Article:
I was amused by instructions such as “Check up on the the gardener to see if he has sharpened all edge tools,” and references to a “lawn boy.” Clearly, Wright was among the privileged folks who lived well during the Depression, although he could not afford to install a swimming pool due to “the wind that blew down Wall Street.” Frequent references to hot beds and cold frames made me wonder if these have been replaced by greenhouses, polytunnels, and similar structures.
I haven’t been able to find out much more about Richardson Wright besides his role as editor of House and Garden magazine. He appears to have been a respected figure, both as a promoter of gardening and as a writer, but as yet lacks a Wikipedia entry. In the preface to the Bed-Book, Allen Lacy describes him as “…a congenial soul with a good sense of humor and a well-furnished mind and the manners of a gentleman…” Wright’s garden was in the Silvermine area of Connecticut, a place he called “Sun House.” It must have been quite large, with space for luxuries such as nursery beds and those desirable features of great gardens, stone walls.
Dipping into these books is rather like a visit to a past time. Not that far back, though. I was surprised to read that cars had radios in the 1930s, and it appears that a certain type of book was called a “murder mystery” even in that pre-World War II era. Altogether, Mr. Wright’s books provided a pleasant and interesting diversion, just as they were intended to do almost a century ago.
I can’t remember when or where I bought these books. They’re reprints, not originals, published in 1989. A price of $23.95 appears on the jackets, but I don’t think I would have paid that much, so they probably came from a used bookstore. I recently rediscovered them with considerable delight. They’re chunky little books, about seven inches tall by five wide and more than an inch thick, a comfortable size for the bedside table.
A Light-Bulb Moment
In the Day Book, Mr. Wright’s advice for March 30th is “Roll and rake the lawn.” This got me wondering why anyone would do that (aside from preparing an area for seeding a new lawn). Surely it’s the opposite of aerating, which one is now advised to do, with machines that remove small cores of soil and presumably let in air. Might frost-heaved areas need rolling? Or maybe mole runs? Indeed, on April 13th, one is advised to oil the mole traps. I’ve never lived in a place with moles, so have no experience of their activities.
Then I remembered something from Kenneth Grahame’s The Wind in the Willows, a favourite book of mine in past years. In the chapter titled “Dulce Domum,” Mole remembers the old home from which he departed in the middle of spring cleaning to seek wider horizons. When he and Rat revisit the place months later, Rat has a job of it to convince Mole that it’s really a nice little house and not a shabby, decrepit dump. Anyway, it seems Mole owns a lawn roller, because he doesn’t care for “animals” kicking up his lawn into little mounds. It’s taken me almost 60 years to discover and appreciate that little joke on Mr. Grahame’s part.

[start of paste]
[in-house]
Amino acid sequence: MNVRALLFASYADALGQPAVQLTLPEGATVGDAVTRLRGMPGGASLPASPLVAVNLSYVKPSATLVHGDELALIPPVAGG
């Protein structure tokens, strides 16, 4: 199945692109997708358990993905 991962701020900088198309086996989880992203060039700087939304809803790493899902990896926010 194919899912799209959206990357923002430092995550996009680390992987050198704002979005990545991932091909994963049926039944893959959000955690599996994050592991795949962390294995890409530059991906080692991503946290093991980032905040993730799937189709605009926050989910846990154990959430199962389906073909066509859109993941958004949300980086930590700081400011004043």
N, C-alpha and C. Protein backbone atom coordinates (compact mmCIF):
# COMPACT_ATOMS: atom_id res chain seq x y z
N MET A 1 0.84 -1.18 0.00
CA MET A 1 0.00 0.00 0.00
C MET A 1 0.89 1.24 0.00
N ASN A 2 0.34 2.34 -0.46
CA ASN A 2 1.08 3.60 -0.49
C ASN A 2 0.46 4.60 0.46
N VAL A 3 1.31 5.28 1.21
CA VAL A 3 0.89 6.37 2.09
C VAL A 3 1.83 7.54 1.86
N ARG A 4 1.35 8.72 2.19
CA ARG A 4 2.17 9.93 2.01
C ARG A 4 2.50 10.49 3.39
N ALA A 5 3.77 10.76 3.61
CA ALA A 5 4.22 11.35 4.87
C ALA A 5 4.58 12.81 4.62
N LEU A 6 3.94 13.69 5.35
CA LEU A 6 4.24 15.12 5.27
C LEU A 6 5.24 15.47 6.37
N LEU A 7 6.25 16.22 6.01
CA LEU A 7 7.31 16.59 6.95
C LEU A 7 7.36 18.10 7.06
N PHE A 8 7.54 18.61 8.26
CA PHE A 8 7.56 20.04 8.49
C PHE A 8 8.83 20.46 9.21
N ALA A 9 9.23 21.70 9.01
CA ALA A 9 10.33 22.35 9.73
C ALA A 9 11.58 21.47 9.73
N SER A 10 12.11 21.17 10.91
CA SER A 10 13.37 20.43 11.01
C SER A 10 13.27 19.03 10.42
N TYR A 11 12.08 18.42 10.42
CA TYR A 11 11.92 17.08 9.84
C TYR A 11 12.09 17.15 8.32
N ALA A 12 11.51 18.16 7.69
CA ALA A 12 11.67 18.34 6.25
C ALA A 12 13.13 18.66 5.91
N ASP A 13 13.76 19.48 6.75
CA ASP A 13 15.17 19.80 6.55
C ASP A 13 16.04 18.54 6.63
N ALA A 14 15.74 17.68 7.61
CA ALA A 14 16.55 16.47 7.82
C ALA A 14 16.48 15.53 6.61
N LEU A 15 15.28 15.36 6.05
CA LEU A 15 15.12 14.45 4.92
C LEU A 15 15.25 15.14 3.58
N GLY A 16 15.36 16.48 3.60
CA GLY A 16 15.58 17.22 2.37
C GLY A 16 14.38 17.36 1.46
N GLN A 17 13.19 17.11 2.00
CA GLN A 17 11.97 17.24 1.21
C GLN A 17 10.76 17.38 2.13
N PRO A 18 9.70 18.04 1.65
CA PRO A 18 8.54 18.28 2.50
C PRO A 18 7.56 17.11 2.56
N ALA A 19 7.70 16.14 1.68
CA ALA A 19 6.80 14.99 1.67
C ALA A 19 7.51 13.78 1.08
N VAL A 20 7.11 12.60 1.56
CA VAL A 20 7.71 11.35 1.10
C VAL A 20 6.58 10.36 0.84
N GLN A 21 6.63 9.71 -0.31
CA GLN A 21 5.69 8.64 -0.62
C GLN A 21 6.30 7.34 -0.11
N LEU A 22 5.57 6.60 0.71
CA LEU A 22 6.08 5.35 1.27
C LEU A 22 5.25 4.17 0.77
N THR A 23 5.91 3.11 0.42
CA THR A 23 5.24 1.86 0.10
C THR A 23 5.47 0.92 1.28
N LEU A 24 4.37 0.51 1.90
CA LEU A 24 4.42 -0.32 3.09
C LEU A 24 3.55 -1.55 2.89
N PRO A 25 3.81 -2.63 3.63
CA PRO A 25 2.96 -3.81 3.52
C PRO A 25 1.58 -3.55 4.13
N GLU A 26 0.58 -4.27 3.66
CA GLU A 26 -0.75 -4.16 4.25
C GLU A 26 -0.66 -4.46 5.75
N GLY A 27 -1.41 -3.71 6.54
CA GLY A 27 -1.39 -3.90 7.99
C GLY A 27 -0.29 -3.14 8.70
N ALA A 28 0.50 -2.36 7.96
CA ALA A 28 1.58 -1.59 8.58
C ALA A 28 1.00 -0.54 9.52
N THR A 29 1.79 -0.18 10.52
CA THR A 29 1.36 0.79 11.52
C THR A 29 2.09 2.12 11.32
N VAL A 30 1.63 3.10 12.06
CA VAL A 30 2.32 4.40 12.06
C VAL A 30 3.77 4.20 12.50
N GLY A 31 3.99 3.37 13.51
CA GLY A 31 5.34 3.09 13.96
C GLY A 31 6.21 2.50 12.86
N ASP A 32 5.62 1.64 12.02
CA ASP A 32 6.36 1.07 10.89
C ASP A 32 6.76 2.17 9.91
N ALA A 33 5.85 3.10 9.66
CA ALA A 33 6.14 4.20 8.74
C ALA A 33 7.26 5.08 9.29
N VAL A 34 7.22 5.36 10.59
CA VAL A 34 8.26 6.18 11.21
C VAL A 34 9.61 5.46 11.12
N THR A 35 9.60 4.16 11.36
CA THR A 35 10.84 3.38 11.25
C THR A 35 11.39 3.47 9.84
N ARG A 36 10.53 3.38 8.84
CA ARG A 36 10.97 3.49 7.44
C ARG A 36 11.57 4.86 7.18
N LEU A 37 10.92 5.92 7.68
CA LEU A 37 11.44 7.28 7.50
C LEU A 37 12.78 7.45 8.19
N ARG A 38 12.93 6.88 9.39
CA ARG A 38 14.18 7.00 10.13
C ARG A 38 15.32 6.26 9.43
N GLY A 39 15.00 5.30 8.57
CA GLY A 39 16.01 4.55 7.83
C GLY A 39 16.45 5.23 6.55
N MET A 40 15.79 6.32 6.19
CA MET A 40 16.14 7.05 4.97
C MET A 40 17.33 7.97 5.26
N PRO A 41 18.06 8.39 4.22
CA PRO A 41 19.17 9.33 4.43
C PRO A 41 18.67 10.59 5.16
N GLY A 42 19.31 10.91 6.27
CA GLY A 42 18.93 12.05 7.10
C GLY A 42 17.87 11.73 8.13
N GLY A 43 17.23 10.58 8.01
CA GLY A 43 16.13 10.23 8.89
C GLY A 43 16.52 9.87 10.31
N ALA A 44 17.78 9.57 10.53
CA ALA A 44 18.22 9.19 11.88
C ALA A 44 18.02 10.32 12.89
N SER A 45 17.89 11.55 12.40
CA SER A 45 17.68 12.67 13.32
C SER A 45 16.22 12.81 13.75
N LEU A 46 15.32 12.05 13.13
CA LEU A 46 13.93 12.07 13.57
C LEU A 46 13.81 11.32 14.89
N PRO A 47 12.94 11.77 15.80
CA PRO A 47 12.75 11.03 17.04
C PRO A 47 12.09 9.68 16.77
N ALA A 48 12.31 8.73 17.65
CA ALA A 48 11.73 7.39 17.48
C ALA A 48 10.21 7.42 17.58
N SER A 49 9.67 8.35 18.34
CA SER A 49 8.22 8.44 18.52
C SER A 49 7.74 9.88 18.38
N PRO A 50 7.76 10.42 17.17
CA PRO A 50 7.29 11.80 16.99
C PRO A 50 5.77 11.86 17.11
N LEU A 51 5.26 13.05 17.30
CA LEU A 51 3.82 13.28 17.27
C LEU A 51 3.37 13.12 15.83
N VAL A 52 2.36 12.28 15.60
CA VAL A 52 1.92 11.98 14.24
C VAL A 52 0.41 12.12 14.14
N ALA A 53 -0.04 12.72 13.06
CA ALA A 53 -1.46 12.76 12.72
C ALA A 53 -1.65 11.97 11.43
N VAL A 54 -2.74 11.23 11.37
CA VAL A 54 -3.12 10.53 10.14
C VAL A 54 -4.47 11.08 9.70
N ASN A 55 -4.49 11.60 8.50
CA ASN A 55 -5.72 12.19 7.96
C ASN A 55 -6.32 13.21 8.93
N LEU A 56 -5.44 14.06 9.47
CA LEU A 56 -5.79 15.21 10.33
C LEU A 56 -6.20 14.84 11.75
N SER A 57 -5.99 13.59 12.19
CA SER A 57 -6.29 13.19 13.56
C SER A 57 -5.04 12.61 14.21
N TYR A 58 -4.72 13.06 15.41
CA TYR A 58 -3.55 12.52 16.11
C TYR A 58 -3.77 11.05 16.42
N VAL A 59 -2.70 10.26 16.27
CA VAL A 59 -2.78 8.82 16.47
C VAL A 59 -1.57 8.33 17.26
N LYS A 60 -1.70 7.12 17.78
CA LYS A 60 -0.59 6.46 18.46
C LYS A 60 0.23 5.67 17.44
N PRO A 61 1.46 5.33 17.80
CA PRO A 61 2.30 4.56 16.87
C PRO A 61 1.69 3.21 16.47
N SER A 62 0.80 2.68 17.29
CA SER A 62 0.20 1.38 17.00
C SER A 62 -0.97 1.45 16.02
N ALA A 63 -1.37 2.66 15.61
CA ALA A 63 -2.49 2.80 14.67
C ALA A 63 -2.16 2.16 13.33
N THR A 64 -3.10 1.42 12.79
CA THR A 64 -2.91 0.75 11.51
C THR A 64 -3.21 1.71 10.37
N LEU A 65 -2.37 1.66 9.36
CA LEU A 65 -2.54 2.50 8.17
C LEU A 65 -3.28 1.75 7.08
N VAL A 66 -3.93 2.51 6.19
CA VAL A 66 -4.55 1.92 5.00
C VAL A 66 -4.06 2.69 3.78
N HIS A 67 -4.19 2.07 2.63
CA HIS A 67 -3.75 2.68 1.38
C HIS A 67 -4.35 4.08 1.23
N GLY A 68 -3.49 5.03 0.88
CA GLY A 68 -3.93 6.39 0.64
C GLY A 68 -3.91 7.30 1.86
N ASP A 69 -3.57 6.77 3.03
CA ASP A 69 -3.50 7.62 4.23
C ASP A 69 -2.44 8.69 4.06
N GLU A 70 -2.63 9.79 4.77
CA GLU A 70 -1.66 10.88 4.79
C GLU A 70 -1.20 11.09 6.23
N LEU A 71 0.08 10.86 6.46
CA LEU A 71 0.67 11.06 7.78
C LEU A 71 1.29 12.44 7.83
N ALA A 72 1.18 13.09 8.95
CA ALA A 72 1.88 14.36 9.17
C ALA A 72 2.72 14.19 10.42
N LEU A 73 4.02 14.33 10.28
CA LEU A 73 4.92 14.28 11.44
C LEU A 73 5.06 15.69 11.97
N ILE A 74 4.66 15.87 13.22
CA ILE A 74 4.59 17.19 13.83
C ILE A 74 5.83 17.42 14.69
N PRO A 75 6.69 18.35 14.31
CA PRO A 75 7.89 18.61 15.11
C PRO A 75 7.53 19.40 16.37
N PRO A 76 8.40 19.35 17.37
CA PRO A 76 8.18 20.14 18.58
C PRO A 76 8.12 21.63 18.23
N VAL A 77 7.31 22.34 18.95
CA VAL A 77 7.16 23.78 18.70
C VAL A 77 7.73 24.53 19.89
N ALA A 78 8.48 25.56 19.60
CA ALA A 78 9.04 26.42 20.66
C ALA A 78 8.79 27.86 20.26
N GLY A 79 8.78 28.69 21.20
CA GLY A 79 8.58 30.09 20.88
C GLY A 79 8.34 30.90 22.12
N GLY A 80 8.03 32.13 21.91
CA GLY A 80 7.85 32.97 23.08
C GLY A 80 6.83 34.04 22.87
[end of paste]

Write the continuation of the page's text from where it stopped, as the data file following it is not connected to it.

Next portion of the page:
Writing and editing have been compared to cooking. Here’s another analogy (from my contrarian side).
Two approaches to diet: forbid yourself all foods high in calories, carbohydrates, and/or fat, OR eat a variety of foods (including ones you like), limiting those highest in fats and carbs.
Which one are you most likely to adopt as a way of life?
Two approaches to writing: follow all the rules and make sure you don’t use forbidden words, OR use whatever goddamn words you like, as long as they bring your story to life in the reader’s mind.
Which one will you regard with zest and enthusiasm?
Eating a variety of healthy, palate-pleasing foods from the entire range of available edibles is a better approach than restrictive regimes that label certain foods as forbidden. Of course, it helps to learn something about nutrition, and what “moderate” really means.
We writers have the entire panoply of words available to us. Words are the writer’s tools. Learning to write is learning how to use them well, all of them. Some words — cliches, maybe? — are analogous to processed foods. Flat, boring prose may be likened to vegetables boiled into a khaki-coloured mush. Well-chosen words skillfully assembled are like magical combinations of juice and crunch and richly blended flavours. A dialogue tag other than “said,” or the occasional adverb, are like touches of spice or a few hot peppers.
I’m not a fan of advice that labels certain words as weak words, crutch words, or filter words. The implication is that if you avoid those words or replace them with other, better, words, your writing will be good. But it’s not really about using some words and avoiding others. Writers must develop the ability to embody their imaginings in words that engage, delight, intrigue, or appall readers and keep them reading to the end.
If it was simply a matter of avoiding adjectives and not using “was,” writing would be a snap. It isn’t.
In writing, as in diet, it’s all about good choices and optimal combinations. Experimentation, mistakes and failures, adjustments, and fresh attempts are part of the process. Too much focus on rules can result in paralysis. Ignorance and total disregard of good writing practices can result in bloated or crippled prose.
When the writer embarks on a journey of creation, the rules should be in the luggage and the editor in the back seat. When the writer’s inspiration and intention have been given shape in the form of words, they may be unpacked and summoned to do their parts.
In my recent post about some small irritants of life, I stayed away from human behaviour, because that’s more than a small irritant. It warrants a post of its own, which has been brewing for some time. Here it is. Rant warning issued!